The 2022 New Zealand National Staff Turnover Survey

Posted by Ben Whittacker-Cook on 14/04/2022 10:00:00 AM

The New Zealand National Staff Turnover Survey from recruitment specialists Lawson Williams is now in its 14th year. The survey provides organisations a benchmark of the success of their recruitment, onboarding, retention and development activities.

The 2022 New Zealand National Staff Turnover Survey

The latest survey analyses staff turnovers among many of New Zealand’s key sectors as well as by location, revenue of business and organisational type and size.  

Among the key findings from the executive summary:   

Three key factors contributed to a decrease in National Staff Turnover in 2020. The average National Staff turnover rate for 2020 was 18.5%. This is a 6.1% decrease from 2019. For the first half of 2021 National Staff Turnover has decreased to 10.4%, a similar level in the first half of 2020. Staff Turnover in New Zealand plateaued through 2015 to 2017. In 2018 we saw a significant increase to 20.5, the highest rate since before the GFC in 2008.

In 2019 we experienced a reduction in turnover and this trend was expected to continue as the economy was tightening. Covid -19 obviously rapidly pushed the economy downward and as expected and reported previously by this survey under these conditions we would expect a corresponding drop in overall staff turnover.

The rate of staff turnover is made up of both voluntary and involuntary turnover. In a typically strong economy the level of voluntary turnover will increase as employees feel more comfortable and positive and therefore will seek to improve their employment conditions through new employment opportunities. At the same time, we expect a decrease in the rate of involuntary turnover as businesses are more typically in a stable or growth mode and are not as often needing to actively reduce staff.

In 2018 we saw some interesting variability in Voluntary vs Involuntary turnover. Involuntary turnover increased significantly by 62% to 4.2%. Normally we would expect with this rise to see a corresponding decrease in Voluntary turnover however this remained steady at 17.2%. This same variability was seen in 2014 and 2015 where we saw an increase in both Voluntary and Involuntary turnover.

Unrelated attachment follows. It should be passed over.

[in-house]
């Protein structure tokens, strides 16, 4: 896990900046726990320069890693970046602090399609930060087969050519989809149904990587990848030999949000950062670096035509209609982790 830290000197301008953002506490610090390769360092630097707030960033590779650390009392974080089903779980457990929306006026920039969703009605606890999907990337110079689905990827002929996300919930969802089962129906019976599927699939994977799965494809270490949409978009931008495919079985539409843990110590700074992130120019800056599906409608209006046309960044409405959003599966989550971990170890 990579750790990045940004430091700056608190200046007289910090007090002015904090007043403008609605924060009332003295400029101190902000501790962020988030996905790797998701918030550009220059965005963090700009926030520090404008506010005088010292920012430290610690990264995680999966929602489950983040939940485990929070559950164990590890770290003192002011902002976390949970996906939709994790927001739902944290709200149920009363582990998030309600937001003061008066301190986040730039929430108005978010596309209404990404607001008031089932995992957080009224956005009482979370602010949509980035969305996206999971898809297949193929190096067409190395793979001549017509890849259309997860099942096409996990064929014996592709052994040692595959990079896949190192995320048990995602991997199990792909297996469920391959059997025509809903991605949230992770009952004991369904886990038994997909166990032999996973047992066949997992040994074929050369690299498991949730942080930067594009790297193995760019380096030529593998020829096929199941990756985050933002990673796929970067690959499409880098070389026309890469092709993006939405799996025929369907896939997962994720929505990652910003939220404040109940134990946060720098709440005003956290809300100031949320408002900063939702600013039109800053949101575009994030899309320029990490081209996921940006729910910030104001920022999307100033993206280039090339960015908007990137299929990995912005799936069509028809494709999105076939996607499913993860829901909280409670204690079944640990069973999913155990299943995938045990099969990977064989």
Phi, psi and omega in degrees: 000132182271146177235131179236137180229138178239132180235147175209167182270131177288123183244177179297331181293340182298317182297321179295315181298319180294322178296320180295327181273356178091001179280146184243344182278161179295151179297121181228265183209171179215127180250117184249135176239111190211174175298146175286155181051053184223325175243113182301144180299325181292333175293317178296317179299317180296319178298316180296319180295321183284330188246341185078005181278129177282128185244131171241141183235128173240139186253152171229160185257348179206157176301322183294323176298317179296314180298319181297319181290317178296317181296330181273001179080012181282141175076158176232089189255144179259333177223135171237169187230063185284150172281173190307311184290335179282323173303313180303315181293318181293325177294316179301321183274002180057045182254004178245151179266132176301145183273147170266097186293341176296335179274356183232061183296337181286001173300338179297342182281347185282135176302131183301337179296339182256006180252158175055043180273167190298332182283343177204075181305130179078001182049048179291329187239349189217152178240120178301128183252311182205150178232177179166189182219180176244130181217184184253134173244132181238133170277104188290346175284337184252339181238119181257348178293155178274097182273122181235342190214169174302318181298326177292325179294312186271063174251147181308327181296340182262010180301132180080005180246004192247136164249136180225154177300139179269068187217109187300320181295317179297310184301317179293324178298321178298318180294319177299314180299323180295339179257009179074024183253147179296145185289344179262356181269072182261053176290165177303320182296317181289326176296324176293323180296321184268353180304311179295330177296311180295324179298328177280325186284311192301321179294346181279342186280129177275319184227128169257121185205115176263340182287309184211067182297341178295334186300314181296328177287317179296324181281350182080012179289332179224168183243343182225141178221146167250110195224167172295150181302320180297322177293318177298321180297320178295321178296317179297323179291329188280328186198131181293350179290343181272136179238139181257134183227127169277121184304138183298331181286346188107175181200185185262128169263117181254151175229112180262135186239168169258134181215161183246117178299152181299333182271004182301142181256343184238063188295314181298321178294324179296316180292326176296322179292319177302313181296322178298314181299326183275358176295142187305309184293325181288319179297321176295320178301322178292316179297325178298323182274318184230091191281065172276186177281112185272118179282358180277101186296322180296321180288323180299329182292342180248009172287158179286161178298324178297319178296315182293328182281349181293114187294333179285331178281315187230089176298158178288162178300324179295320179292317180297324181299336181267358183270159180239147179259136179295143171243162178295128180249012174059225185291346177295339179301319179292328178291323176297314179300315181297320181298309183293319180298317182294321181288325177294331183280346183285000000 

This trend is attributed to larger variability across sectors of the economy with events such as the Christchurch earthquake and subsequent recovery contributing significantly to variability across sectors and regions.  

In 2019, a 4% decrease in National turnover occurred continuing a relatively stable period of turnover from 2015 through to 2019.  

In 2020 we saw a further 6.1% decrease in National turnover. This may appear surprising when we consider the impact of Covid on our economy however we believe that 3 key factors have contributed to this decrease in turnover.   

Firstly, the provision of financial support by the government throughout 2020 slowed the impact of Covid on businesses enabling them to maintain higher staff numbers than expected. This resulted in a lower increase in Involuntary turnover.   

Secondly, the increase in Involuntary turnover was met by a reduction of Voluntary turnover as people chose to remain in their current role. 

Thirdly, many businesses and sectors were able to perform well through 2020 again reducing the need to reduce staff numbers with some taking on extra staff to respond to demand. 

The full survey is available for purchase on the Lawson Williams website, Surveys section.

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